Devanand Ramiah, MA ’02, grew up in a refugee camp as a member of a displaced minority group in war-torn Sri Lanka and now carries significant responsibility in the Secretariat of the United Nations in New York City. (He is also a member of the board of reference of EMU’s Center for Justice and Peacebuilding, a volunteer role.)
His journey with the United Nations began soon after receiving his master’s degree as a Fulbright Scholar at CJP. Ramiah joined the UN Development Programme (UNDP) in late 2002 as a peace and development analyst in his home country, as it moved toward a bloody end to its civil war in 2009.
In 2010, the UNDP shifted Ramiah to its headquarters in New York City, where he started as the conflict and prevention specialist for Asia and the Pacific and is now a team leader for the UNDP’s bureau for crisis prevention and recovery.
Walking toward his office in the Secretariat building diagonally across First Avenue from UN headquarters, Ramiah pointed at door after door and named some of the countries represented by his colleagues: Egypt, Somalia, Gambia, Colombia, Finland, Canada, Kenya and Serbia. During an elevator ride, warm pleasantries were exchanged and visitors introduced. … All of which lent support to Ramiah’s characterization of his colleagues as being committed, hard-working people who do an amazing job of working well together despite cultural, linguistic, and religious differences.
In a speech to attendees at EMU’s 2012 Summer Peacebuilding Institute (SPI), he assured them “you are in the right place,” and encouraged them to master written English, if they had not done so already. He said he felt ambivalent about native speakers of other languages, like himself, having to embrace English for formal communication, but in UN circles where employees have hundreds of native languages, a shared language is necessary.
Among the lessons Ramiah offered from his UN work are:
1. Relationships are essential both for sustaining oneself as a peacebuilder and for doing the work of building peace. He advised his SPI audience to use the CJP network for feedback and support. And he stressed the importance of remembering the humanity and needs in each person, no matter how much one disagrees with his or her actions and viewpoints.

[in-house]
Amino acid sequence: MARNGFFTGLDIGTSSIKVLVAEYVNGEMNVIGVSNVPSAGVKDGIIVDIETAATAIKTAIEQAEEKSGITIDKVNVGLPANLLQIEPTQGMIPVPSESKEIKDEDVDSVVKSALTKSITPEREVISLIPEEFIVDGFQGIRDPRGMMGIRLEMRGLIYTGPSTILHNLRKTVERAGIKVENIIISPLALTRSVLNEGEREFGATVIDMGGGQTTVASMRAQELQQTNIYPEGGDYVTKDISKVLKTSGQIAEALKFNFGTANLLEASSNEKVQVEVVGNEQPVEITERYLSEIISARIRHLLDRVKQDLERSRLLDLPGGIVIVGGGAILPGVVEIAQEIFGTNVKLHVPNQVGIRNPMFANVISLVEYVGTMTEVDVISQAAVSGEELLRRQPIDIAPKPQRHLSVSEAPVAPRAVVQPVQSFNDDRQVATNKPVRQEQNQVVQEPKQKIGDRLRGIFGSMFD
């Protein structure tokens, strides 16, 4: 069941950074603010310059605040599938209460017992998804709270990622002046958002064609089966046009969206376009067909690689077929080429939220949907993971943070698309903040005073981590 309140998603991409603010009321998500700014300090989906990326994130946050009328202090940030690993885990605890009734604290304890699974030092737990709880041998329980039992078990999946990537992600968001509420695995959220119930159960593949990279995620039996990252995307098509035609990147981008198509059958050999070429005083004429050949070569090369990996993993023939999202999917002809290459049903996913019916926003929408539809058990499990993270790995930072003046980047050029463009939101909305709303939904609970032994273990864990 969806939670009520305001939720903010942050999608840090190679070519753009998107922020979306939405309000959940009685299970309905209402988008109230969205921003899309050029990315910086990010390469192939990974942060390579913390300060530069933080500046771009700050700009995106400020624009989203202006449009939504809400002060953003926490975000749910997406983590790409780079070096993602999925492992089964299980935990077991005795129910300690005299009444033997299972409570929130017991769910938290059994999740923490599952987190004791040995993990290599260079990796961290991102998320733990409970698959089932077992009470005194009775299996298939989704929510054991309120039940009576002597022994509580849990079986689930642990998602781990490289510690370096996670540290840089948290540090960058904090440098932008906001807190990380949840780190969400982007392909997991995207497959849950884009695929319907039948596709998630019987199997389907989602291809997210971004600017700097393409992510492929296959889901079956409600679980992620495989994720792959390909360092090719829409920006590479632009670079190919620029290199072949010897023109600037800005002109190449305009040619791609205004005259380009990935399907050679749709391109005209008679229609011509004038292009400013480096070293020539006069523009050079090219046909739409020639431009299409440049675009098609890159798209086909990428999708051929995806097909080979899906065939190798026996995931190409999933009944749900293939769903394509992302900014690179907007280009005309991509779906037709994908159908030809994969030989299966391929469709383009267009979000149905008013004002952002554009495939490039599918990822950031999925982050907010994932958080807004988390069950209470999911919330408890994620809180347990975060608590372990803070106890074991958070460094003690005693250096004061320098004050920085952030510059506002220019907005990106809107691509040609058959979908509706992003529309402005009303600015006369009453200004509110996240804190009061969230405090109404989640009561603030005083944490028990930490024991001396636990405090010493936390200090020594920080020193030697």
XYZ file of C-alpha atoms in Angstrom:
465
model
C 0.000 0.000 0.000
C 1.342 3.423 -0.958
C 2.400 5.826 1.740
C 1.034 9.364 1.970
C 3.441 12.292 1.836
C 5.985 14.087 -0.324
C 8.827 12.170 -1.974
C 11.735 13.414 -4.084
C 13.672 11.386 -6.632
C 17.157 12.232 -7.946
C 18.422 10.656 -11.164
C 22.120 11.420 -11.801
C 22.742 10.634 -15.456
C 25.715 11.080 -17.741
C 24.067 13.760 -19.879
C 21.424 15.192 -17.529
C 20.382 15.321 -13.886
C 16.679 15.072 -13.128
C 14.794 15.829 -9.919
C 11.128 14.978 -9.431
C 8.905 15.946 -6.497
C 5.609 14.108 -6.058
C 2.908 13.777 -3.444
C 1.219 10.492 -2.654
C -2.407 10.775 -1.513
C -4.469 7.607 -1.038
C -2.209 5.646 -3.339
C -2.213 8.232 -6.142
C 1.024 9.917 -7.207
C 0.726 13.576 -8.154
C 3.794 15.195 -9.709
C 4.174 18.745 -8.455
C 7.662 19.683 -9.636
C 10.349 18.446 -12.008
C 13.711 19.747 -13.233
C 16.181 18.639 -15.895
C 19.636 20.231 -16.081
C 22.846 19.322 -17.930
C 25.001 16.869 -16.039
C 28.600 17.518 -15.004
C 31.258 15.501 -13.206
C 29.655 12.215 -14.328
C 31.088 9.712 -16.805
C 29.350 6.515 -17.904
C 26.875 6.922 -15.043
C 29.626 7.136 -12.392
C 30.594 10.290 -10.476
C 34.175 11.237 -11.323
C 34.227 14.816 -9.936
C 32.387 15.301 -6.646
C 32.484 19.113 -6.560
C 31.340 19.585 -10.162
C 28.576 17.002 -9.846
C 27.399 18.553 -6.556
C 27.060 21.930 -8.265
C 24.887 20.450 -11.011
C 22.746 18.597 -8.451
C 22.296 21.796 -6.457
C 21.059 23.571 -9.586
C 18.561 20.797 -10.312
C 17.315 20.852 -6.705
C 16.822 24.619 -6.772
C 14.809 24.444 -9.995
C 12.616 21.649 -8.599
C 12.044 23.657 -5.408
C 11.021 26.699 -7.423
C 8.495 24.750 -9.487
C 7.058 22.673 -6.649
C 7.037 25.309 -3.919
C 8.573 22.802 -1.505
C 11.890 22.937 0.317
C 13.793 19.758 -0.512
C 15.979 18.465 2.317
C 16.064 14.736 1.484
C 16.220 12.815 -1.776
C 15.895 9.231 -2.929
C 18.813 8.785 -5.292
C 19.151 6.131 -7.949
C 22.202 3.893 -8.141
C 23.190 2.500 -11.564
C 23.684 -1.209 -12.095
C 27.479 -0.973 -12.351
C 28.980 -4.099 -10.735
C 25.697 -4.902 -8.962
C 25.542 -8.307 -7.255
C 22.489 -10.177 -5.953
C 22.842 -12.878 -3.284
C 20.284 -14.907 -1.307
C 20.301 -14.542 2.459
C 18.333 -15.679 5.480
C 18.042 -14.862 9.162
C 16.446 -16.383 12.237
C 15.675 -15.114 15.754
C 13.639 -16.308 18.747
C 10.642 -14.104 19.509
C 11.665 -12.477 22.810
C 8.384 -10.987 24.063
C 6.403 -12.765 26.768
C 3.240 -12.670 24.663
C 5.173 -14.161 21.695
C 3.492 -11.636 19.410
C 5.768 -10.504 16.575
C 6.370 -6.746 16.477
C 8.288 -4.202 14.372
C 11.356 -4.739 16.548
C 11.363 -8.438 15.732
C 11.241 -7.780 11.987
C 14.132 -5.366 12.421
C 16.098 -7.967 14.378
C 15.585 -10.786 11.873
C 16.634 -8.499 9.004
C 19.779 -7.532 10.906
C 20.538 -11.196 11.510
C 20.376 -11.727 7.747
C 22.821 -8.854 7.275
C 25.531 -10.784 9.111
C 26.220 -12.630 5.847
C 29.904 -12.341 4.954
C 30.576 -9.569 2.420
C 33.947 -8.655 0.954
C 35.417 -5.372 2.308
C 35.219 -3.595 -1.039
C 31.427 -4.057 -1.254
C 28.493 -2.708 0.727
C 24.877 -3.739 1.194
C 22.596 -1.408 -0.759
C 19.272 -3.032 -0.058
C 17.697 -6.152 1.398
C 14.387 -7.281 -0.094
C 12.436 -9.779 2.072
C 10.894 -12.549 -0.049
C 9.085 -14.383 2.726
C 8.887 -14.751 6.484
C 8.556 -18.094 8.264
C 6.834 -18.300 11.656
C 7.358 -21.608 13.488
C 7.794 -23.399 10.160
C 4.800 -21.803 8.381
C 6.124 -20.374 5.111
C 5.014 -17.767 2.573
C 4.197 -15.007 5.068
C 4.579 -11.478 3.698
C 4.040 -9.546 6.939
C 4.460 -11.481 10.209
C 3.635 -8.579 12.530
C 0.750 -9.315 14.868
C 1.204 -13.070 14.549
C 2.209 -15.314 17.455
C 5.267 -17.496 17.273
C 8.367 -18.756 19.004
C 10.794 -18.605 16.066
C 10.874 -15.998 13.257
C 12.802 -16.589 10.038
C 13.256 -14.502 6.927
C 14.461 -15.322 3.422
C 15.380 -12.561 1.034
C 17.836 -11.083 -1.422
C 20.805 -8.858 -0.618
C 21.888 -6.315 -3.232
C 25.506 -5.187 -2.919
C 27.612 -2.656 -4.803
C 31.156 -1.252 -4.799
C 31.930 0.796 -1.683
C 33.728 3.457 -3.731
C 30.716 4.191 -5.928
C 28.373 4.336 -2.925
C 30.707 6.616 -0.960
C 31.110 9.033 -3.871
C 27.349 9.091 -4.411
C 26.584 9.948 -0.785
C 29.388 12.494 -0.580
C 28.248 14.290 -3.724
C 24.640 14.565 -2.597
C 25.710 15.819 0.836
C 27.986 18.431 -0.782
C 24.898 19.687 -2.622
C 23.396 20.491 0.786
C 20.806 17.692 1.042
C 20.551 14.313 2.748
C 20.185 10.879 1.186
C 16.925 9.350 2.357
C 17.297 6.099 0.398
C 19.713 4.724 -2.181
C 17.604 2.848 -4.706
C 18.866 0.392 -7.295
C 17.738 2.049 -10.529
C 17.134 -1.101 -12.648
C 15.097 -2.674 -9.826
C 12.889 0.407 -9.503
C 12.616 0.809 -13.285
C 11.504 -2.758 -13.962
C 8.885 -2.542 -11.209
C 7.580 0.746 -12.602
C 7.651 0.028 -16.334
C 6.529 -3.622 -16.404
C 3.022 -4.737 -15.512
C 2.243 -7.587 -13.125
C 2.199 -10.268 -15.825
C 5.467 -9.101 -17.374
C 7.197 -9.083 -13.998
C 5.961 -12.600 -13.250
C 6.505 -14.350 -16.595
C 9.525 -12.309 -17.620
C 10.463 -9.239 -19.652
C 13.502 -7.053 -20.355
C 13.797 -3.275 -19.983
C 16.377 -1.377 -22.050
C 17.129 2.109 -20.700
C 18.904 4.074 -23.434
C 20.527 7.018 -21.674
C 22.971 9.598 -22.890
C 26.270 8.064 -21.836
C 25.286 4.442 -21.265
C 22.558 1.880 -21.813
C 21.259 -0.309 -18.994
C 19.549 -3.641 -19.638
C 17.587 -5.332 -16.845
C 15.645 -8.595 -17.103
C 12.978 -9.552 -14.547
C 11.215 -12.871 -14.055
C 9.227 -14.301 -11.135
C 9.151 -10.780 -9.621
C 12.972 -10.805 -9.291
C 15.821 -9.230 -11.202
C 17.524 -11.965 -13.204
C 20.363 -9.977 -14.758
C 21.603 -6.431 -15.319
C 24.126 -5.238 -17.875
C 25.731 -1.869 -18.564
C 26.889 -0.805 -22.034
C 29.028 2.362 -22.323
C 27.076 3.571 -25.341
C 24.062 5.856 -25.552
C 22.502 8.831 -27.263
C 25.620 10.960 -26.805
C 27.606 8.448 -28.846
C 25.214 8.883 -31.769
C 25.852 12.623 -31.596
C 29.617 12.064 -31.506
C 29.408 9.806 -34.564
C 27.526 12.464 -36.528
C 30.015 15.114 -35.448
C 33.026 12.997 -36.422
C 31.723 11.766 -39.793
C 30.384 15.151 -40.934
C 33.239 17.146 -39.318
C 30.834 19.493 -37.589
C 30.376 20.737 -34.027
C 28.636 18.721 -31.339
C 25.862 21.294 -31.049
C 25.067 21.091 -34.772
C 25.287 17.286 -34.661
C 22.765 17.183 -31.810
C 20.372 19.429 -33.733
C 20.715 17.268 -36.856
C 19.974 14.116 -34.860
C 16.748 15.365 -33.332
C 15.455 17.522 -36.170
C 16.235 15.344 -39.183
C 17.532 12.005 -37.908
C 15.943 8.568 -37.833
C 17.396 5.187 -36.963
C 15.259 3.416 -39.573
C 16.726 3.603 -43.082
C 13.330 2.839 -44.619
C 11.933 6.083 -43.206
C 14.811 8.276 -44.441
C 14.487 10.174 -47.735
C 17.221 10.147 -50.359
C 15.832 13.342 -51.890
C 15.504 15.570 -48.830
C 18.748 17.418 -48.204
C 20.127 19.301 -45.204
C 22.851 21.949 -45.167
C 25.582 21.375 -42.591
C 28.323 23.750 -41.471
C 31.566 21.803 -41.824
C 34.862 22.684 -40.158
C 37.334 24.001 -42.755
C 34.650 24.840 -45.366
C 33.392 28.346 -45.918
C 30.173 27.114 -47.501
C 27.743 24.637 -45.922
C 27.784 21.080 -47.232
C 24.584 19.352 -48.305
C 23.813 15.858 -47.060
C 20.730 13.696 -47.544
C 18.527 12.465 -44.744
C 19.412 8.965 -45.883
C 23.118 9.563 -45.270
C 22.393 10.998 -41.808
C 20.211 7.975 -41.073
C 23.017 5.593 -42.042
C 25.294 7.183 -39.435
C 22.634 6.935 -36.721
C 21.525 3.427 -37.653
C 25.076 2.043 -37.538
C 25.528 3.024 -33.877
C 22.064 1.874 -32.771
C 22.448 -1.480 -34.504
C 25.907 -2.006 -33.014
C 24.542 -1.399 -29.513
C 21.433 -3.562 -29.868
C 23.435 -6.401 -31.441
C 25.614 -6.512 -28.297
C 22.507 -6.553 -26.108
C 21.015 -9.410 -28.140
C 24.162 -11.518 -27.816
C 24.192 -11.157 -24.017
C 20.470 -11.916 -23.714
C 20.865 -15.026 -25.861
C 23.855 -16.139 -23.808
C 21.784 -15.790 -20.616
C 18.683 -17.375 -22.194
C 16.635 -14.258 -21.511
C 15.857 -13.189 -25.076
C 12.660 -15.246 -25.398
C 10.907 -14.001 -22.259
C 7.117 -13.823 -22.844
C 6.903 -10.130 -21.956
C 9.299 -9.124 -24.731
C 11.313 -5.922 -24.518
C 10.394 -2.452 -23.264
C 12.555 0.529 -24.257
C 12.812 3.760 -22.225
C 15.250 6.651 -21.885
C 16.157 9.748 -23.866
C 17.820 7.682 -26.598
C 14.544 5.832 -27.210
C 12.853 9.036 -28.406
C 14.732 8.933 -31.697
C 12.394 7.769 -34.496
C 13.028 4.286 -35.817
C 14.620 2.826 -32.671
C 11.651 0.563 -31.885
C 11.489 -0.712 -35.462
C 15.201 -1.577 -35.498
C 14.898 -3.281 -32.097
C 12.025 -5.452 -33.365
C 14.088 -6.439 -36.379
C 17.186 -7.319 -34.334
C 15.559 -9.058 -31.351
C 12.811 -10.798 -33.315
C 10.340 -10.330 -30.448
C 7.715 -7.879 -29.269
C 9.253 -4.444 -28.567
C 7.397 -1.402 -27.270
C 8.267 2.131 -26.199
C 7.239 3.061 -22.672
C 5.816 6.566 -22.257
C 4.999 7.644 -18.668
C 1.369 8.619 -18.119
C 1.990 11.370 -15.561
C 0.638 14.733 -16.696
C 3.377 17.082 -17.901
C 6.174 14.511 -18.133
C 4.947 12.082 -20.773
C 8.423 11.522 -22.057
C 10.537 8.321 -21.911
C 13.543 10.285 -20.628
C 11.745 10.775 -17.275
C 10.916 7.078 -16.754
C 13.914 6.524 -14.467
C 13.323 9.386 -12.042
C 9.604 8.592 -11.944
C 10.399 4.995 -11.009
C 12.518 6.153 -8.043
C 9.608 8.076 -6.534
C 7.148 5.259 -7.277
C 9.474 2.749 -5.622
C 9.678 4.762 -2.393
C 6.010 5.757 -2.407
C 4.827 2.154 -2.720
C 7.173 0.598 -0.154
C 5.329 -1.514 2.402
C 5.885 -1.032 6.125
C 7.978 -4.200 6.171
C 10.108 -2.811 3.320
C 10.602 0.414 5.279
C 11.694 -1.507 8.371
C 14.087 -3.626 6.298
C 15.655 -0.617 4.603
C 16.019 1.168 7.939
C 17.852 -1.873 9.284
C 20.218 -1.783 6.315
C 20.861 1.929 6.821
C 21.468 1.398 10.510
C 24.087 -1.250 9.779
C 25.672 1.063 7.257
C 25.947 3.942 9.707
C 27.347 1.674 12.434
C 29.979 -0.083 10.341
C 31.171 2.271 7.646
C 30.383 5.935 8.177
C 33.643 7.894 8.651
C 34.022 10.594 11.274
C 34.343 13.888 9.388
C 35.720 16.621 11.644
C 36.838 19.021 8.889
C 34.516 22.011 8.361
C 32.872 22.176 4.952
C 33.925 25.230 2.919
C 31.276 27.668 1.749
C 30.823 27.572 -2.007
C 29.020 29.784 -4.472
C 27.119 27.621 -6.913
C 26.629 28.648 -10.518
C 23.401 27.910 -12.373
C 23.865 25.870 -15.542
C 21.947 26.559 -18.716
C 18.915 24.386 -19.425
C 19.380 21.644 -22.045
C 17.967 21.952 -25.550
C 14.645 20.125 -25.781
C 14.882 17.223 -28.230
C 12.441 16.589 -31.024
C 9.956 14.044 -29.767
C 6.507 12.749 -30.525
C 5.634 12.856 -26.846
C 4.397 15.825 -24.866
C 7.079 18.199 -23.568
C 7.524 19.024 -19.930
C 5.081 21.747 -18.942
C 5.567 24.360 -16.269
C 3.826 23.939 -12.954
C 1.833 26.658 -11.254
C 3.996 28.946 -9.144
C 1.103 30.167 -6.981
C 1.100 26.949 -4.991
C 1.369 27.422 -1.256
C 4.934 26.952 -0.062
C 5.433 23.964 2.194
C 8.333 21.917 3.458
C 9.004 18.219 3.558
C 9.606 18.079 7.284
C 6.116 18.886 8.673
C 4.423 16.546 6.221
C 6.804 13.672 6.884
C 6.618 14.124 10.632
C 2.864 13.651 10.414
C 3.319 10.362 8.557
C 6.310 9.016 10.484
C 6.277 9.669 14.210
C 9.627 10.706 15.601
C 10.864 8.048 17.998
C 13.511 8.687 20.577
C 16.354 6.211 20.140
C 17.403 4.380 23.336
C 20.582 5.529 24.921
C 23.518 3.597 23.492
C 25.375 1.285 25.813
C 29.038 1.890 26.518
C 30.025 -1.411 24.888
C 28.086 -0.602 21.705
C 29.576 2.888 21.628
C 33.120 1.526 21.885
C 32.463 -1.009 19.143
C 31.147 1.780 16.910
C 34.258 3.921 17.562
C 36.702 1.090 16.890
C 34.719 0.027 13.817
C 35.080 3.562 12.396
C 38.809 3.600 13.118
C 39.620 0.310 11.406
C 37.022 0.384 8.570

2. Conflict analysis and conflict sensitivity are critical in this field. Doing a proper analysis at the front end, based on being sensitive to ways in which conflicts might be sparked or worsened, before planning interventions is in keeping with the “first do no harm” principle, and it allows one to identify and build upon peacebuilding work that is already on the ground.
3. Bridging the divide between theory and practice. Ramiah noted that UN personnel struggle with bridging the gap between great projects on paper that aren’t implementable in reality. “Are there capacities on the ground to implement this project?” is a question that always needs to be answered. “Sometimes we design a space craft and give it to a bicycle shop to implement,” Ramiah said wryly. CJP, however, does a good job of showing how to bridge the gap, he added.
4. Genuine change comes from those who own it. The international community too often takes a “tool kit” approach, bringing in the same set of tools to each setting, rather than recognizing and working with the actual capacity of people in a given setting.
5. Systemic change requires some trained peacebuilders to work within large bureaucratic structures such as the UN, but there is also the occupational hazard of settling into being the “quintessential bureaucrat and becoming arrogantly egotistical without realizing it.”
When UN officials travel around the world, they are often kept “in a bubble” with armed protection against assaults. Ramiah offered two remedies: (1) returning to work in the field, at the grassroots, at regular intervals; (2) making a point to step back, to think, to reflect, to ask sympathetic outsiders, “Am I – are we in my group – on the right track?”